A-ha, the hot new pop-rock trio, has a secure place in the history of Norway. It's the first Norwegian act to have a major hit--"Take on Me"--outside the country. Also, this single is the first American hit by a Norwegian artist. "Take on Me," a big seller in many countries, rose to the top of the Billboard magazine pop chart.
The band's success was even more remarkable considering this was its first single from its first album, "Hunting High and Low."
Unused to home-grown stars, Norwegians are ecstatic about songwriter/keyboards player Mags--he only uses one name--and his partners, singer Morten Harket, 26, and guitarist Pal (pronounced Paul ) Waaktaar, 24.
"All the politicians want to have their pictures taken with us," Mags said recently. "We're like national heroes."
He didn't seem particularly impressed.
"All that is nice, but we're not in this to shake hands with politicians or be heroes in our country," he said. "We want to be respected musicians. We want to do an album that's much better than the current one."
With his "Don Johnson" stubble and his jeans outfit, Mags, 23, looked chicly bedraggled. He was at the tail end of a long, trying day of interviews at the headquarters of the band's label, Warner Bros. Records, in Burbank. Burnout, he insisted, hadn't set in yet, though there were signs of it creeping up on him. He was pleasant but still seemed rather sluggish.
Mags hinted that his reason for being somewhat indifferent to the praise of Norwegians was his feeling that they're jumping on the bandwagon. The band wasn't a hit in Norway until after its international success.
"People at home laughed at us when we said we were going to be international stars," Mags recalled. "We believed in ourselves when no one else did."
Norway, Mags complained, isn't exactly a mecca for musicians. For one thing, there's no thriving club scene. Radio, he lamented, isn't stimulating either: "It's terrible. They play Muzak. You have to leave the country to hear good music or a variety of music."
He noted another drawback--the negative attitudes that permeate the Norwegian musical scene: "The bands have an inferiority complex. They feel they're weak and can't make it outside the country. They have no drive, no ambition. They stay there and play music that's not very interesting or up-to-date."
A-ha's music, written in English by Mags and Waaktaar, resoundingly reflects British and American pop influences. There's nothing remotely Norwegian about it. Their fans apparently like the band's melodic techno-pop sound, but their popularity can't only be attributed to their music. Females, particularly teen-agers, find them adorable. Extensive TV exposure of their videos has been a boost to the band, which may be the best-looking outfit since Duran Duran first reared its handsome head a few years ago.
Mags was uncomfortable with references to the importance of the band's looks, preferring a-ha to be noted for its musical prowess.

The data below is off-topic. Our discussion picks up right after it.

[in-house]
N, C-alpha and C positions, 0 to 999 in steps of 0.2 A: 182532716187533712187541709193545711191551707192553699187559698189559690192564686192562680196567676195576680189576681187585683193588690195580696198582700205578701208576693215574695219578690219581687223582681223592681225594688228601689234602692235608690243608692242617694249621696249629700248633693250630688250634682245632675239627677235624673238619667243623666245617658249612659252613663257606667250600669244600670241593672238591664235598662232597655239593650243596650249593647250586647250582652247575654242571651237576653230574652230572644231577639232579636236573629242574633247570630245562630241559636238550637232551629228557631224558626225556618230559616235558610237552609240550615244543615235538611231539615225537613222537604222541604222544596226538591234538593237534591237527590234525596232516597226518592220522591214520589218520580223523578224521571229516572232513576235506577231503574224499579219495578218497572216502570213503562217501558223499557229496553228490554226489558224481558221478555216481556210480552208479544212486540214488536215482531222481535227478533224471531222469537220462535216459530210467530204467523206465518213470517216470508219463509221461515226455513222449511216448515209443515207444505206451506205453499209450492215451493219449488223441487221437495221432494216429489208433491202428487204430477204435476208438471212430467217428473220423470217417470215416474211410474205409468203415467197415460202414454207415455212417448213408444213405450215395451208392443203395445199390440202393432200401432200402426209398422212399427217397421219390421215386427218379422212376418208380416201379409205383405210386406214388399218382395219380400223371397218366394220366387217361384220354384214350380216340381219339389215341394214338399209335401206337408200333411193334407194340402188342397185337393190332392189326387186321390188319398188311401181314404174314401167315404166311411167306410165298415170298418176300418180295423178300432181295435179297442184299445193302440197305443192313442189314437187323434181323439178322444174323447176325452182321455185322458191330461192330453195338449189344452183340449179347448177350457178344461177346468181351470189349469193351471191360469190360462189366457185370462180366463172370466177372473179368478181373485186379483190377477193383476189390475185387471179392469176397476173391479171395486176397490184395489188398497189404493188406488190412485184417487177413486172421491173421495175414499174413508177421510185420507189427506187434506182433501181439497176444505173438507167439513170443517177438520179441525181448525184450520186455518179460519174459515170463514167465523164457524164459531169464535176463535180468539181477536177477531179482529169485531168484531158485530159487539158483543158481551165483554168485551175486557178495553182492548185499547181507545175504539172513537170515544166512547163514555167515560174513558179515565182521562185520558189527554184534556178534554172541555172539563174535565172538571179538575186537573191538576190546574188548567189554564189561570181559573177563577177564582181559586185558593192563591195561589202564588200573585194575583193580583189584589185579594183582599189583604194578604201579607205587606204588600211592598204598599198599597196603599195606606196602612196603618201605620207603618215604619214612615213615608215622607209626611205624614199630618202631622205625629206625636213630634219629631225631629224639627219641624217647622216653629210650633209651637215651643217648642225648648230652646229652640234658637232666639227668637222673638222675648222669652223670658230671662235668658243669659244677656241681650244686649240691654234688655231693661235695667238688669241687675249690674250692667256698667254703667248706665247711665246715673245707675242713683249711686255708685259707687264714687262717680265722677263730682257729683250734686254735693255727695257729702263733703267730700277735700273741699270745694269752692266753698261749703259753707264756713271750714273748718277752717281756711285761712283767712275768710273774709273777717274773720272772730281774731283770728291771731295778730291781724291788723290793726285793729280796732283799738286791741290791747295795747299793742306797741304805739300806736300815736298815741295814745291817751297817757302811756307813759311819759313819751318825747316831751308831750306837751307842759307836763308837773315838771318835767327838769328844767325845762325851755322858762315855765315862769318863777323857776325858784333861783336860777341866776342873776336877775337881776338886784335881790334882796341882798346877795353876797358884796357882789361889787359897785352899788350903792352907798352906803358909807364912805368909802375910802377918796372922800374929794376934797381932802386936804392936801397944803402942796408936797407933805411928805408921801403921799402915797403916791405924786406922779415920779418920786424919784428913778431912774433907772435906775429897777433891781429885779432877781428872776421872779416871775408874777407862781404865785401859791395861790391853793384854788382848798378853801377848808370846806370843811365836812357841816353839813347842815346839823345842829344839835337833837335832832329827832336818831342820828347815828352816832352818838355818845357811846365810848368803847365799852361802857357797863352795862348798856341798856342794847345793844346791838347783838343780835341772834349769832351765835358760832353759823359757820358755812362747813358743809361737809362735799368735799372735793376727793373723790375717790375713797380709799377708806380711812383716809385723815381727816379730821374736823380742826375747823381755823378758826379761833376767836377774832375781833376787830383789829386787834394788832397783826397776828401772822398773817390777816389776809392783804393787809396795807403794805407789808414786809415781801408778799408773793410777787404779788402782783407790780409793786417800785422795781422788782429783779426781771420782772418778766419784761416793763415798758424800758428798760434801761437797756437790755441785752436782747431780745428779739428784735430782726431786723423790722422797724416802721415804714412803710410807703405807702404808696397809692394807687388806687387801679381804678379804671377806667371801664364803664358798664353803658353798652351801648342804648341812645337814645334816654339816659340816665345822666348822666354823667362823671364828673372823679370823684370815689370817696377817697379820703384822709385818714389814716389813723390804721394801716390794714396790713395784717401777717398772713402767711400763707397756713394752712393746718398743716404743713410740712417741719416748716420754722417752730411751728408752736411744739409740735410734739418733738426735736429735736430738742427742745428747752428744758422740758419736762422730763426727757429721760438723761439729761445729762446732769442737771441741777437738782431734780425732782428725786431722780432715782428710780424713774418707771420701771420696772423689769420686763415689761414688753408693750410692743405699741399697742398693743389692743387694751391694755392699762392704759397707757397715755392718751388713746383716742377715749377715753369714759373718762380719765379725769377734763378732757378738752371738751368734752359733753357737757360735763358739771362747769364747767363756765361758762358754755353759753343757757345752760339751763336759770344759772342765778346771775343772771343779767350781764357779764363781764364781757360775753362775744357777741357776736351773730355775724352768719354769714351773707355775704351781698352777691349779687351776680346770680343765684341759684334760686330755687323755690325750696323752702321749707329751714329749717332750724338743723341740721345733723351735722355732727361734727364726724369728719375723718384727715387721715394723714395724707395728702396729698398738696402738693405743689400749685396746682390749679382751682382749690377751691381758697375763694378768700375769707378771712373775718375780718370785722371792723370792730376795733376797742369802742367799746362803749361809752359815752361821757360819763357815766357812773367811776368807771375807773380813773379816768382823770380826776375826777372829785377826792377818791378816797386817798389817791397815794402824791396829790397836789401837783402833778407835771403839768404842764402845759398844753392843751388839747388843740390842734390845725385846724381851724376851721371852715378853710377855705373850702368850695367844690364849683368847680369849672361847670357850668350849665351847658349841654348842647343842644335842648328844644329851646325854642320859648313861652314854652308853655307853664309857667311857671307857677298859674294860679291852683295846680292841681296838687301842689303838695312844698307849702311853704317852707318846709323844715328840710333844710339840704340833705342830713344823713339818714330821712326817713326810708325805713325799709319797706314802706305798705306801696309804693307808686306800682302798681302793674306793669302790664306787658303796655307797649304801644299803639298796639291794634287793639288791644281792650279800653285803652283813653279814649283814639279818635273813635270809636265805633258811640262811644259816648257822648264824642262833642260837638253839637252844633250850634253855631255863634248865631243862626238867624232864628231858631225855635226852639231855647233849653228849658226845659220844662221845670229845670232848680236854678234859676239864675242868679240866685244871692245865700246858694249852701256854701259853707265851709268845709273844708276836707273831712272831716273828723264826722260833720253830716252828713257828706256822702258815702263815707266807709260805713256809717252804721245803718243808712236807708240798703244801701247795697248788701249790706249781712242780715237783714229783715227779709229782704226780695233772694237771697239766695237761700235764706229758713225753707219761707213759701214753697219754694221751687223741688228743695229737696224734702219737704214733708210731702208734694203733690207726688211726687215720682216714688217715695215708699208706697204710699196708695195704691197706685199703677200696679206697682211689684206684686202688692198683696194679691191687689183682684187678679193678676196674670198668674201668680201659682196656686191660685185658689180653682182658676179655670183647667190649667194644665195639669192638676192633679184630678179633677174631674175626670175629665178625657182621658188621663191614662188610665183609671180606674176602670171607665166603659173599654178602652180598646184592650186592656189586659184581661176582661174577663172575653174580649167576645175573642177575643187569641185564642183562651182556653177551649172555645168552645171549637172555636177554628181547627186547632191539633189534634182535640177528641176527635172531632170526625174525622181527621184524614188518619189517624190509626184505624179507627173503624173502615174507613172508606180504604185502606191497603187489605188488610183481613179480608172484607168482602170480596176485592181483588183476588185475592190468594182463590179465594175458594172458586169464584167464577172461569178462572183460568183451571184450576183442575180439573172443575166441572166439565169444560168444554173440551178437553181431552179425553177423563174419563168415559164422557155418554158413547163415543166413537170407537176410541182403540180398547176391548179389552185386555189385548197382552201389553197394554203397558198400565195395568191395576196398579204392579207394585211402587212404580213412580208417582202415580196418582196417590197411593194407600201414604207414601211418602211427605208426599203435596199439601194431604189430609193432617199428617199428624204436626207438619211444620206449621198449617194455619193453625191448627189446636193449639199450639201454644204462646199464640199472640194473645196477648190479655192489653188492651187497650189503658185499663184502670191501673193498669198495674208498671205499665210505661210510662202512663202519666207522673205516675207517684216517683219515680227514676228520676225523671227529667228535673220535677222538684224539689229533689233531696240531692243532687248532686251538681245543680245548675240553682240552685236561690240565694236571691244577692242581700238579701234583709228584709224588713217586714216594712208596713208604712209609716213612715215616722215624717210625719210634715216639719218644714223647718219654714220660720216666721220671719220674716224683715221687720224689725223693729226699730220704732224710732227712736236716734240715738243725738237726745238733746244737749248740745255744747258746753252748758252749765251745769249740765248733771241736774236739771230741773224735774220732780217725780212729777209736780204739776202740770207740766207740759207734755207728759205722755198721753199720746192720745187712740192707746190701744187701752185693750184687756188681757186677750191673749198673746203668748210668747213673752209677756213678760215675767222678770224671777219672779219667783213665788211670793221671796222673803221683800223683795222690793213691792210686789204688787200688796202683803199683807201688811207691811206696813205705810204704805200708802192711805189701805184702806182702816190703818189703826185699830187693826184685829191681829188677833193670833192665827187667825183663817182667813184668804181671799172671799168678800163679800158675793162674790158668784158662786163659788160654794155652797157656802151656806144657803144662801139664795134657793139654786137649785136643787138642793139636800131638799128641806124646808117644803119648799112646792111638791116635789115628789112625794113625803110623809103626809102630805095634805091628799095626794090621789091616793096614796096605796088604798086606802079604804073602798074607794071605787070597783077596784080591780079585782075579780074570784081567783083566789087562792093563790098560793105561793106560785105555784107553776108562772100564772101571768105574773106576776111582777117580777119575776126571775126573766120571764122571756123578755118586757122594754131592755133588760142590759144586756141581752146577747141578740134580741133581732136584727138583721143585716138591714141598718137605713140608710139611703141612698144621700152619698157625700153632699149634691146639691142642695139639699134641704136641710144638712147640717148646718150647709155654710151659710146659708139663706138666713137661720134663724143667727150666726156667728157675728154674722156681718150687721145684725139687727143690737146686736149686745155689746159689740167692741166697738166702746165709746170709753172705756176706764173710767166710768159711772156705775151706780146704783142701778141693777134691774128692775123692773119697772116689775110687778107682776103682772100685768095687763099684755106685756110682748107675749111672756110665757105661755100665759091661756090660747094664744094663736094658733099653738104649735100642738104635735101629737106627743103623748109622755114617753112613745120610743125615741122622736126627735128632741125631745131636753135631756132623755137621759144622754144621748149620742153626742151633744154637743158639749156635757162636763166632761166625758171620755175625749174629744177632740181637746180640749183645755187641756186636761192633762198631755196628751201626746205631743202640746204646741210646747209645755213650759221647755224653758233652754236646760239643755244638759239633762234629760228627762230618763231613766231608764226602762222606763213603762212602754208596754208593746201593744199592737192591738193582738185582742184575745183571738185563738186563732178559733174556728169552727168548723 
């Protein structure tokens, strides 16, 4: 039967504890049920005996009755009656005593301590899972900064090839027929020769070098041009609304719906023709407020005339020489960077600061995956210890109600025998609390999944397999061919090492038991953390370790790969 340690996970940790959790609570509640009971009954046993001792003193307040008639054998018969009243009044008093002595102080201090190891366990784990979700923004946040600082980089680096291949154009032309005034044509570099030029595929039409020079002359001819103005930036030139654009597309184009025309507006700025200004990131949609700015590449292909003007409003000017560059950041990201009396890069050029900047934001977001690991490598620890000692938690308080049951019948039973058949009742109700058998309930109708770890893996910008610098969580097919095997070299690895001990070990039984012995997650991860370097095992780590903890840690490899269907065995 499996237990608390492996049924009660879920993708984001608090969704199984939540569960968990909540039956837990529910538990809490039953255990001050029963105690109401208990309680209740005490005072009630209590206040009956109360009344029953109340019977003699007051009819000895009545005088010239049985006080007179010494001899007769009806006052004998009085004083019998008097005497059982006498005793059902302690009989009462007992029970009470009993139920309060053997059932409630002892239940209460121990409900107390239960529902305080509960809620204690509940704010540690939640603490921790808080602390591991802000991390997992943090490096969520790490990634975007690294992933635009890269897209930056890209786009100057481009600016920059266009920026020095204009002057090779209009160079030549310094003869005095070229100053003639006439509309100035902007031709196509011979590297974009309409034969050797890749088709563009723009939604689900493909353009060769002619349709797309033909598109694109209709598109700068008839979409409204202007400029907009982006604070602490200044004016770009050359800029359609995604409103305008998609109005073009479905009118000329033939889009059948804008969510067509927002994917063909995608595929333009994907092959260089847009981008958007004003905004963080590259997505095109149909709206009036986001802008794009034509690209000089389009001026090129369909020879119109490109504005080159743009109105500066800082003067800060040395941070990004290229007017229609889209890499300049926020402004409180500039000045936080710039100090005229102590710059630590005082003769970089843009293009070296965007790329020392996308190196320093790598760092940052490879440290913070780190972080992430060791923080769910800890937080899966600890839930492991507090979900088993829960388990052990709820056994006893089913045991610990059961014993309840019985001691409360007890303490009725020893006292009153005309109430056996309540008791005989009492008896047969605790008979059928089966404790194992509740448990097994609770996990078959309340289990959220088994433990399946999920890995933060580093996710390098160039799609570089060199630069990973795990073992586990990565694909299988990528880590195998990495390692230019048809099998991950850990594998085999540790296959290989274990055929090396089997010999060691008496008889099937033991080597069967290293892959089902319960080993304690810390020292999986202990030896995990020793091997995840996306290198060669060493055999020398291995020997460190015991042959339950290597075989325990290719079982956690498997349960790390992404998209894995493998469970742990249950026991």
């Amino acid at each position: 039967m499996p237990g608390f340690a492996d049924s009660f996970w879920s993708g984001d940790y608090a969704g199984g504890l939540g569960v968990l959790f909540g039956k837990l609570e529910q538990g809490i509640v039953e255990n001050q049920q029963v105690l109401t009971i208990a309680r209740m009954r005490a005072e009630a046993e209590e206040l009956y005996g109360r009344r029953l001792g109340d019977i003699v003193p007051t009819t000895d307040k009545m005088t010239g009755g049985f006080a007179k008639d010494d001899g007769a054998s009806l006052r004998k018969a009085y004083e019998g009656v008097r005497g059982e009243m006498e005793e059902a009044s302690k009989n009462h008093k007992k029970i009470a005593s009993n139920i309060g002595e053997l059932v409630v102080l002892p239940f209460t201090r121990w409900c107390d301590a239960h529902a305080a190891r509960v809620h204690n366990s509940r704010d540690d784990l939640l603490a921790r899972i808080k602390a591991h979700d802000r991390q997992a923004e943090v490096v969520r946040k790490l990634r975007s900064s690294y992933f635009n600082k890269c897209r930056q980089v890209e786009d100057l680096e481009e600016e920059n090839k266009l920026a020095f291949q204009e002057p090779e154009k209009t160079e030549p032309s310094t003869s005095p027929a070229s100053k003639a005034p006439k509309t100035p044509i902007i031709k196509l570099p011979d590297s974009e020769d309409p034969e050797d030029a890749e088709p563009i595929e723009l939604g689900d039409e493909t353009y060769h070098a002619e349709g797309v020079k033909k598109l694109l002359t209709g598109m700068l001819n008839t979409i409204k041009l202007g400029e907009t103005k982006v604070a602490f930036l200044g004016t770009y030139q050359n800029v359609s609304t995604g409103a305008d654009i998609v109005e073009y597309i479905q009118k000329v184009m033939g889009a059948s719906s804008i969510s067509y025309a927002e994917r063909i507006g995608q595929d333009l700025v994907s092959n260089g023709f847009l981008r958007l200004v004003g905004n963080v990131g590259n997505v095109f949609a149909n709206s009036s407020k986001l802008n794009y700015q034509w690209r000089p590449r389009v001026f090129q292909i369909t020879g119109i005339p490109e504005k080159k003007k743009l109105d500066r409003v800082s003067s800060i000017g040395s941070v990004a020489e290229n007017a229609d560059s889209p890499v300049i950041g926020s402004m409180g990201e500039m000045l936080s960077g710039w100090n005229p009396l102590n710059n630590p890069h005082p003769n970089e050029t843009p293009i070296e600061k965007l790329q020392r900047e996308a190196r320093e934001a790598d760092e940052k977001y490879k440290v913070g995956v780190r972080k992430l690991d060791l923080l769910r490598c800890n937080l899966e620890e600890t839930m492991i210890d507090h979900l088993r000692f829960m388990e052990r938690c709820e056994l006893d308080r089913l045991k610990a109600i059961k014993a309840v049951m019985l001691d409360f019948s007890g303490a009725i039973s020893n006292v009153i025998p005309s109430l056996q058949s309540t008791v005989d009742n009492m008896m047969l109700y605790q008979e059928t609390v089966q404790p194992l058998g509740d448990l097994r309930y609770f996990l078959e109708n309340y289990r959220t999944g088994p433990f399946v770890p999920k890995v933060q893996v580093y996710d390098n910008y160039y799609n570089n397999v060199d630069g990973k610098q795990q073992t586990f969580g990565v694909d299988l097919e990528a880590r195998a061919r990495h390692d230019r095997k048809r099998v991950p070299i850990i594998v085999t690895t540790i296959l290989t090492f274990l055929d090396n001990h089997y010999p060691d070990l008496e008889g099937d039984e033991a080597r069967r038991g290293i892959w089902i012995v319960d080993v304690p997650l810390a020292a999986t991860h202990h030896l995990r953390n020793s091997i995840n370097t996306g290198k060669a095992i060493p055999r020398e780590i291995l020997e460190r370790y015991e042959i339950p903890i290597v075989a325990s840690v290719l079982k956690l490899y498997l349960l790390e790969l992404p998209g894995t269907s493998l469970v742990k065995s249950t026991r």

"We don't want to be exploited for our looks," he said. "We're musicians, not models."
Asked to describe his colleagues, Mags, with a little prodding, pointed out: "Pal is incredibly self-disciplined and very single-minded. He's really hard-working. I wish I was that way sometimes. I'm the one who bums around and stumbles around and stumbles into things. Morten is an incredible talent, but he's pretty lazy.
"We're all different. We have this chemistry going for us. There's this tension between us that gives us our creativity. If we were too much alike, we'd lose the chemistry. We'd be boring."
Mags tried to explain why he's so drawn to music. "Maybe obsessed is a better word," he said. "Maybe I got it from my father, who was a musician. But I was pretty young when he died. I just know I always had chills up and down my spine when I was listening to music. I had it when I was listening to bAnds like thE Doors and the Beatles. You just want to be part of something that makes you feel that way."
Mags and Waaktaar were just 10 when they started out as musicians. As their musical intentions became more serious, in a band called Britches, they made plans to leave the country.
"Norway is sort of like heaven," Mags said. "There's little poverty. We all come from stable middle-class backgrounds. Just about everybody lives comfortably. It's a safe and pleasant place."
This cloud-nine country, Mags observed, offers the wrong atmosphere for musicians. "If you stay there you just get lazy. We needed a sense of urgency. We had to go off and struggle, to force ourselves to be creative. We simply had to get the hell out of Norway."
In 1982, Mags and Waaktaar left for London and tried to form a band there. That was a disaster. Six months later, they returned to Norway.
"We had a taste of London and wanted more," Mags recalled. "Being home in Norway was like being dragged down by this slow grinding machine."